The original Athlon was bus-compatible with DEC Alpha chips - some logic boards could take either with a firmware upgrade.
Also, there have been FPGA's that slot into Opteron logic boards (Celoxica made one around 2006), and various other chips that connect directly to the hypertransport bus as accelerators.
It remains to be seen what they'll do with this. Will it be a Xeon Phi competitor (lots of cores, high thermal footprint) or something aimed at lower end uses.
What's notable about Nvidia's Tesla offerings is that they sit as a separate 1-2U rack on top of the compute box. The space and power costs of operating Nvidia GPGPUs in a datacenter are nontrivial.
If AMD ships a solid ARM product with some good on-die GPGPU components, that might compete with Nvidia, but otherwise the two are in different spaces even within the server world.
Not so sure about that.
The difference between x86 and ARM on the power/performance curve is almost purely due to design choices and trade offs. So why not create a new low-power x86 core instead of a new ARM core?
The only way this makes sense to me is for this to be a stepping stone into the mobile market. The mobile market is definitely stepping up the power/performance curve, and AMD's experience with GPUs may be a distinct advantage for them in the mobile market in the future.
So it's just a coincidence that ARM powers 95%+ of smartphones? I think not.
Given Intel's advantage in fabs and process technology I think it's all the more striking that to date they have failed at developing chips to effectively compete with ARM in the mobile market.
x86 is an ugly and inefficient ISA compared to ARM but it didn't matter as long as users plugged their computers into the wall.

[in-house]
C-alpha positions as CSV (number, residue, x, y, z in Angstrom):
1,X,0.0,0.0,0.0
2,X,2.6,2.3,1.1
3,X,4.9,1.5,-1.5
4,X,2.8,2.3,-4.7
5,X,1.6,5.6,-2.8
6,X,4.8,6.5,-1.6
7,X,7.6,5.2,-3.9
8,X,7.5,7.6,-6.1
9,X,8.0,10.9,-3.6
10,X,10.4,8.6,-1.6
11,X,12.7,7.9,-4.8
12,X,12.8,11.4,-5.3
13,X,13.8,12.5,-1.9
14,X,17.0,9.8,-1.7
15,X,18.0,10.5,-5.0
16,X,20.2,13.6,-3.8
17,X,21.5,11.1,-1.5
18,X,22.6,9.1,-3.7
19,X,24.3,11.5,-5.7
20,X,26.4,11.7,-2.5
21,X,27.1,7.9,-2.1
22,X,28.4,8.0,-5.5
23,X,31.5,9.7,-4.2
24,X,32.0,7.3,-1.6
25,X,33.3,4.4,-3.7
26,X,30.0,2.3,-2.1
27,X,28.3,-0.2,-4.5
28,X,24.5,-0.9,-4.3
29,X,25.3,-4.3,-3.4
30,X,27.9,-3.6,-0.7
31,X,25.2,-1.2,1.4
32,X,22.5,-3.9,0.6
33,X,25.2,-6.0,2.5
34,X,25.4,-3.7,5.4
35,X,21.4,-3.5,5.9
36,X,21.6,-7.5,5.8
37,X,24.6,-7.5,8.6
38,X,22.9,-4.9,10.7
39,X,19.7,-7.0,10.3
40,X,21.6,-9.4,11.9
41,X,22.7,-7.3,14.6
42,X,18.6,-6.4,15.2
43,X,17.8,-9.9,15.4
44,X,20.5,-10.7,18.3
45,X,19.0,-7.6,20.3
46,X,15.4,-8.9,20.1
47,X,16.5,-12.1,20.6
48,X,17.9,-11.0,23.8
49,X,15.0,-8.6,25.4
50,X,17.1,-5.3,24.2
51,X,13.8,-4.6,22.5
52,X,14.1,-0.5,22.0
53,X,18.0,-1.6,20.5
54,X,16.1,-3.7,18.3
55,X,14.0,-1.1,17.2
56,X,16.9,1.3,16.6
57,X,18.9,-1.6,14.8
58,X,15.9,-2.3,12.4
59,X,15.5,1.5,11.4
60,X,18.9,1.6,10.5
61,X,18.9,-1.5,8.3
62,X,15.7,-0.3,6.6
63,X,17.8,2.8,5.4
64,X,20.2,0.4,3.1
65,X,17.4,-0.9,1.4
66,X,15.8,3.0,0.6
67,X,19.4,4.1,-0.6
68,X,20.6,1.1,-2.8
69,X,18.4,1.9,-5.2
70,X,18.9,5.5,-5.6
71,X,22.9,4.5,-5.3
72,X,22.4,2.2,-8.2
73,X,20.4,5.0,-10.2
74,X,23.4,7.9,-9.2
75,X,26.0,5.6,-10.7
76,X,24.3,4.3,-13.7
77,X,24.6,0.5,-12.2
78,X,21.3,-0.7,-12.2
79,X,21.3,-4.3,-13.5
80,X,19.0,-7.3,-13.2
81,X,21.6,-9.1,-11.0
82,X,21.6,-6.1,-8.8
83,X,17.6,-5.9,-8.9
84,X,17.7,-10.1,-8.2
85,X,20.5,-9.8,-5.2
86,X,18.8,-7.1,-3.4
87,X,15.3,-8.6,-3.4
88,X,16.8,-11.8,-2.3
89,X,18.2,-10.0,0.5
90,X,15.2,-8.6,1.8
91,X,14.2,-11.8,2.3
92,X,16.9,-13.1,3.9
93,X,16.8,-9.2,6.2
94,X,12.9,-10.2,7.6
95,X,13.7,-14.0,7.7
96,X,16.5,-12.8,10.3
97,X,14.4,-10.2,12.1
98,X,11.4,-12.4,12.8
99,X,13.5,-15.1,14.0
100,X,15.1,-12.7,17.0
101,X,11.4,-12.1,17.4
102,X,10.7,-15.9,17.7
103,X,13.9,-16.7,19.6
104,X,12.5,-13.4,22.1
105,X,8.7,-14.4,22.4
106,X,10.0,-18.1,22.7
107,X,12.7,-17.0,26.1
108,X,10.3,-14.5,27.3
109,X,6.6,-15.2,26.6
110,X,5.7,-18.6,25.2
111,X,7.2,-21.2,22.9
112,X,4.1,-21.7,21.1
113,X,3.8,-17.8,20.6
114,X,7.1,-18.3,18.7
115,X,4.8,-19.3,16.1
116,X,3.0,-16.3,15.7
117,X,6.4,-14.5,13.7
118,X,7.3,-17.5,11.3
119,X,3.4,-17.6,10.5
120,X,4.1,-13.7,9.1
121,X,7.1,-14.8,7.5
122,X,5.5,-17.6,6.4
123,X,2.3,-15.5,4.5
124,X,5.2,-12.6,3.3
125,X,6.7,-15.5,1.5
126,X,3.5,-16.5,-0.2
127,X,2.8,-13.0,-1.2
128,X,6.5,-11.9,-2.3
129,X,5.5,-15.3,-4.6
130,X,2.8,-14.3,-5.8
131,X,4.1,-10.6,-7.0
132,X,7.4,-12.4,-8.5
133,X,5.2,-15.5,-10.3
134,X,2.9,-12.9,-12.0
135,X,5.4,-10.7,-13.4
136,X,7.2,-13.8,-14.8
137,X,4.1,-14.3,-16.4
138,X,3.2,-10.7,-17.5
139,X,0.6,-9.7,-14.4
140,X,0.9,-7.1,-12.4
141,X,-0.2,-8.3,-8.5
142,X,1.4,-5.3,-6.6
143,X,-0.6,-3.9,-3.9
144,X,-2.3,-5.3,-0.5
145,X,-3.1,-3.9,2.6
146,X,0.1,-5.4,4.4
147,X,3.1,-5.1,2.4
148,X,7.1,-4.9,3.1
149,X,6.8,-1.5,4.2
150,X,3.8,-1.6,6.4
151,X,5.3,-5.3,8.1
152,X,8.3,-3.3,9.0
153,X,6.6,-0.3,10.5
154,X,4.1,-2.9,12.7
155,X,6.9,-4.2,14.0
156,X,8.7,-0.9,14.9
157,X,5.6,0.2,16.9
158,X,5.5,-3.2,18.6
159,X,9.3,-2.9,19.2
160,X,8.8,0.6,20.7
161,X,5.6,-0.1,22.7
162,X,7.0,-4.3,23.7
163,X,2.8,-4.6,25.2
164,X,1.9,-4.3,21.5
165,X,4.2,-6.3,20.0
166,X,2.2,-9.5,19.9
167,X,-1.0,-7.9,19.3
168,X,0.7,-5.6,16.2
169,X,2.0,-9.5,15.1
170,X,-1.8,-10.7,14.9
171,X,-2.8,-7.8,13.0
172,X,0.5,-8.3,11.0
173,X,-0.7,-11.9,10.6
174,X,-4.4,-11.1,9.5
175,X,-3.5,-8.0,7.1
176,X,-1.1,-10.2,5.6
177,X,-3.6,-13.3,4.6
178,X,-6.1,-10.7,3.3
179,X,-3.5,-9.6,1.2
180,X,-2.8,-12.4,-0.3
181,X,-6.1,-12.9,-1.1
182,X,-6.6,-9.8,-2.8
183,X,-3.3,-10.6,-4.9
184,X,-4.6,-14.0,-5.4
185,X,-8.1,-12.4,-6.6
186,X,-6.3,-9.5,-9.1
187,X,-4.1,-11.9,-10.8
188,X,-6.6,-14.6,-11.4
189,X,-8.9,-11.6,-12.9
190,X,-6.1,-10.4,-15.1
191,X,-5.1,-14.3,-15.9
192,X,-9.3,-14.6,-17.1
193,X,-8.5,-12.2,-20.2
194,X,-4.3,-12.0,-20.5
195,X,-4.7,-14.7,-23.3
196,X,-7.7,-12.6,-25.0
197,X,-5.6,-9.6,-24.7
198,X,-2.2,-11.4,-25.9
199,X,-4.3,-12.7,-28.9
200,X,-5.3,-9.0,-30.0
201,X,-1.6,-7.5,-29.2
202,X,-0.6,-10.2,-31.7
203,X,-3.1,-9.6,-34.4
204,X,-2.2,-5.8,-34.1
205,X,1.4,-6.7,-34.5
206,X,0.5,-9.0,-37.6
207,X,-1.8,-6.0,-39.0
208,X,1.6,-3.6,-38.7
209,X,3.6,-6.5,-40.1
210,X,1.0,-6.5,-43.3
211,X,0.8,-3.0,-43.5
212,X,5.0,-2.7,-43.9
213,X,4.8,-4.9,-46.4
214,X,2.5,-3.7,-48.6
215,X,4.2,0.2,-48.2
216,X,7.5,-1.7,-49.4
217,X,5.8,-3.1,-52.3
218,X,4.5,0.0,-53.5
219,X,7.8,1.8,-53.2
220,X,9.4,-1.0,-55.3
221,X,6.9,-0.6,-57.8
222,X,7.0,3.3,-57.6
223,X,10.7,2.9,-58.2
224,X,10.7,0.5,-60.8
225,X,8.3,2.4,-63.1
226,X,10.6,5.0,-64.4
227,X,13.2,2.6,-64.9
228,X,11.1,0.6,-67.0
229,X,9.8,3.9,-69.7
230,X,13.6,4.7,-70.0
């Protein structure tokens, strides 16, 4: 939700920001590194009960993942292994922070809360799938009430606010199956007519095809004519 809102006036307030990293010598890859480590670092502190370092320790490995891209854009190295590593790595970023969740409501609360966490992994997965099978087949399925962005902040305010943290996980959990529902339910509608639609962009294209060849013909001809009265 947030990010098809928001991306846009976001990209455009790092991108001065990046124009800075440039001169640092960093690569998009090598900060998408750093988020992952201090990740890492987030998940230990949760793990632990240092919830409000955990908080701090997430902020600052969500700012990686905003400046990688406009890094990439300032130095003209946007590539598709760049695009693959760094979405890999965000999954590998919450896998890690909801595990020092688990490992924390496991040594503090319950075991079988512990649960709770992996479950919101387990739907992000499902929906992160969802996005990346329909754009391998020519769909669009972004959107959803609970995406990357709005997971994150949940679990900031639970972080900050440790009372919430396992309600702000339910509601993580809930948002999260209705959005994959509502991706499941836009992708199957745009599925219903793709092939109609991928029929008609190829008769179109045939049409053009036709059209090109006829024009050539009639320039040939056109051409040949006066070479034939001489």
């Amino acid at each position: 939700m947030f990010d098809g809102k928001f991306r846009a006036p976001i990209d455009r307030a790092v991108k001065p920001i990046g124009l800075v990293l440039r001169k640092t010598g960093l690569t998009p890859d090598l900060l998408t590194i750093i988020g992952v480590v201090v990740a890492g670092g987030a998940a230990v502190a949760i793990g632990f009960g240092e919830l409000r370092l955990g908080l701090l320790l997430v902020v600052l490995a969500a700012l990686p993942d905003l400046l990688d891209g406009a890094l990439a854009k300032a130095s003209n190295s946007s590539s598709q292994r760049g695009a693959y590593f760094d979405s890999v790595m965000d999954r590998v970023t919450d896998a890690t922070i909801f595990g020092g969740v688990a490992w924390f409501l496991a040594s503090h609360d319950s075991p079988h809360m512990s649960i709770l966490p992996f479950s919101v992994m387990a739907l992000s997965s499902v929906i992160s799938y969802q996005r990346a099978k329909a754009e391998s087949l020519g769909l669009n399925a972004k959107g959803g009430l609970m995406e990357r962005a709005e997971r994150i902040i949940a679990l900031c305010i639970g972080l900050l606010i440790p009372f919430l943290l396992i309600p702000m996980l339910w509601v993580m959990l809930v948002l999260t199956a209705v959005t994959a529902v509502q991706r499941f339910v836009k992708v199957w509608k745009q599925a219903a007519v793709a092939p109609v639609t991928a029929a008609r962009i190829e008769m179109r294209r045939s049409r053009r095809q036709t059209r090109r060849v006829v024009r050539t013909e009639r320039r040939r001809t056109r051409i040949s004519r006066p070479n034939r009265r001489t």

ARM designs have been optimized for low power. x86 designs have been optimized for high speed. It has little to do with the architecture and lots to do with the design.
Nobody has ever tried to design a sub 1 watt x86 design. Nobody has ever tried to design a 100 watt ARM.
Only very recently have we had anything that's close to comparable. Medfield has a similar power rating to high performance ARM designs, and similar performance.
In any case, the more pressing problem for Intel is that in the mobile space consumers don't know or care what types of chips are in their phones so even if Intel could design an x86 chip competitive with ARM, consumers are unwilling to pay a brand premium for Intel that they're used to getting in the desktop market.
Of course, it's a single-core processor as opposed to the double or quad core ARM processors that it's up against, but the point is that they're getting quite close.
Transmeta tried and succeeded.
However, Intel found out that the power/performance tradeoffs for the original Atom were not what the market wanted and they've continued to evolve the design. Today there is the "Medfield" Atom system-on-a-chip which is already making its way into smartphones and already giving ARM a run for its money. Given Intel's history and their initial level of success with this first generation SoC design it's definitely far too soon to write off Atom and bask in ARM triumphalism.
Edit: It seems the announcement from AMD is in response to this announcement from Nvidia, the 2014 date also matches: http://www.xbitlabs.com/news/cpu/display/20120921010327_Nvid...
I think they confused the market, severs, with the technology they actually have - x86.
Their biggest asset is the existing infrastructure and people to build x86 - there are 2 companies that can do this: Intel and AMD.
I think there are some interesting possibilities, especially with the bursty nature of web traffic but there is also still a noticeable performance gap between ARM and x86.
Also, AMD is still working on leveraging its strengths from ATI, which might be useful depending on their market targeting.
Aside: I wonder if it's possible to have one processor core with an ARM instruction set, and another with x86 - obviously, reading from different [segmented] memory locations, albeit simultaneously. I just wonder, since they mention in the article the new Opteron cores are designed by ARM, but the rest of the processor indeed will follow AMD's design.